Obama Draws Small Crowds in Ghana, Avoiding Events in Public

ACCRA, Ghana -- The lucky ones saw him waving from behind the bulletproof glass of his passing vehicle for a few fleeting seconds. The others, like the rest of the world, just watched President Barack Obama's visit on TV.

The huge excitement surrounding Obama's first trip to sub-Saharan Africa as president was met with a muted response and disappointment by many here disappointed they never got a chance to see him.

The absence of public outdoor events and roads blocked amid heavy security conspired to keep large crowds away and meant there was no interaction with the public.

"I came all the way here to see Obama, but I can't see him," said 35-year-old Kodjo Seddoh, a native of Togo who traveled here for the event.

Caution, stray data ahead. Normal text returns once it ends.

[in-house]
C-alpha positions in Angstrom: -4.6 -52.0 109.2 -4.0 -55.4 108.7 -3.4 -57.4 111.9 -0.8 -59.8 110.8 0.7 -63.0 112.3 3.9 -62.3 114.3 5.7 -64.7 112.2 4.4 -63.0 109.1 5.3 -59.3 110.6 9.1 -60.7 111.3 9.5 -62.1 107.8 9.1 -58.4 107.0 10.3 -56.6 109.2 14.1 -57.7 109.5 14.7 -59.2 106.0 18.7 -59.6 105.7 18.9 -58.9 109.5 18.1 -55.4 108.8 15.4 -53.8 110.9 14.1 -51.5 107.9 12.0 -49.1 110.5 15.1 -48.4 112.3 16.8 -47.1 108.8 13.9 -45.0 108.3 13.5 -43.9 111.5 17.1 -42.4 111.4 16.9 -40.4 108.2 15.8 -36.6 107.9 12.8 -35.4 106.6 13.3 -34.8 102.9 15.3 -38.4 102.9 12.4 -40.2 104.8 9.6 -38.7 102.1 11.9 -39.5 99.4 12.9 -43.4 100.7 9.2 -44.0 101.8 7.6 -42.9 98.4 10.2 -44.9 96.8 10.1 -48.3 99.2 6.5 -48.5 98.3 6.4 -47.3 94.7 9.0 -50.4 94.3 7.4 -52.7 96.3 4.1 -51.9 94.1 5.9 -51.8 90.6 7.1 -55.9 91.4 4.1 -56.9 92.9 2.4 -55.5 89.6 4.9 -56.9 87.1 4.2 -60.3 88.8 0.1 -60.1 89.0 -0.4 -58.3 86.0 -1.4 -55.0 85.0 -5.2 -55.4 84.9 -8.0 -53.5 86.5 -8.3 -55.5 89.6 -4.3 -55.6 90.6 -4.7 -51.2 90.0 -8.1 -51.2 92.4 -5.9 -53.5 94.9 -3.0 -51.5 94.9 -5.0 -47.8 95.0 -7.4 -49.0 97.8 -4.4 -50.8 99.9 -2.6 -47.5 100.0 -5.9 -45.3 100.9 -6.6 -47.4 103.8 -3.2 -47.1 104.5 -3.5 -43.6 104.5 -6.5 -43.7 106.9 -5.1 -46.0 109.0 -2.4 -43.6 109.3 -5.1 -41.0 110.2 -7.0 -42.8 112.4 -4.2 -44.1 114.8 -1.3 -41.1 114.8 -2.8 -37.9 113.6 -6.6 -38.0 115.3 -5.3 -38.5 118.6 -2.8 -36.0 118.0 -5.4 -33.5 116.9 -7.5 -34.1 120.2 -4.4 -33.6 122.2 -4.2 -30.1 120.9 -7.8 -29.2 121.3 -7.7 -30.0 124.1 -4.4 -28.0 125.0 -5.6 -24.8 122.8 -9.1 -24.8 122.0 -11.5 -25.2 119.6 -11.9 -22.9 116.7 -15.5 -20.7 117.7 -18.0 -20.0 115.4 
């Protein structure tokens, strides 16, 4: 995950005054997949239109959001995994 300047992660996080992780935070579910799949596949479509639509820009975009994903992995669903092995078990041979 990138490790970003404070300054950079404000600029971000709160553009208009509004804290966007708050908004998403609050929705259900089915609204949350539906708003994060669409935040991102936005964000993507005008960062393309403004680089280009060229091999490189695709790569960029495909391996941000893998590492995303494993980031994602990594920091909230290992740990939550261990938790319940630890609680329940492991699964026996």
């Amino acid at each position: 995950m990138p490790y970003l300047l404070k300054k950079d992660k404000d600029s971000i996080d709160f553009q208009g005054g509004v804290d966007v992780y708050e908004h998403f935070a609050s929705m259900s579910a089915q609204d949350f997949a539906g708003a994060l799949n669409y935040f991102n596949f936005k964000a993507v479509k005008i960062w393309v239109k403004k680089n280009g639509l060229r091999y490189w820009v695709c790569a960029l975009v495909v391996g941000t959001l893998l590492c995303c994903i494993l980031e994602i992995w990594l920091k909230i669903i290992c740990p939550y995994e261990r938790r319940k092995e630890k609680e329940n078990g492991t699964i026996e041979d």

"Nobody has seen him except on TV," he said as he and a few hundred other people watched a small convoy in which the president passed in a black limousine, headed toward Ghana's presidential palace. "It's been a disappointment."

Obama's visit had been eagerly anticipated, but Obama did not speak at Independence in part because of fears over rain, and so his main speech was delivered indoors at a conference center.

During his 21-hour sojourn, no big public event was planned -- in part for fear it could cause a celebratory stampede, as a 1998 stop by President Bill Clinton nearly did. A surging crowd toppled barricades at the city's Independence Square after Clinton's speech, prompting him to shout, "Back up! Back up!", his Secret Service detail clearly frantic.

When former President George W. Bush visited Accra last year, he spoke to tens of thousands of people at the square.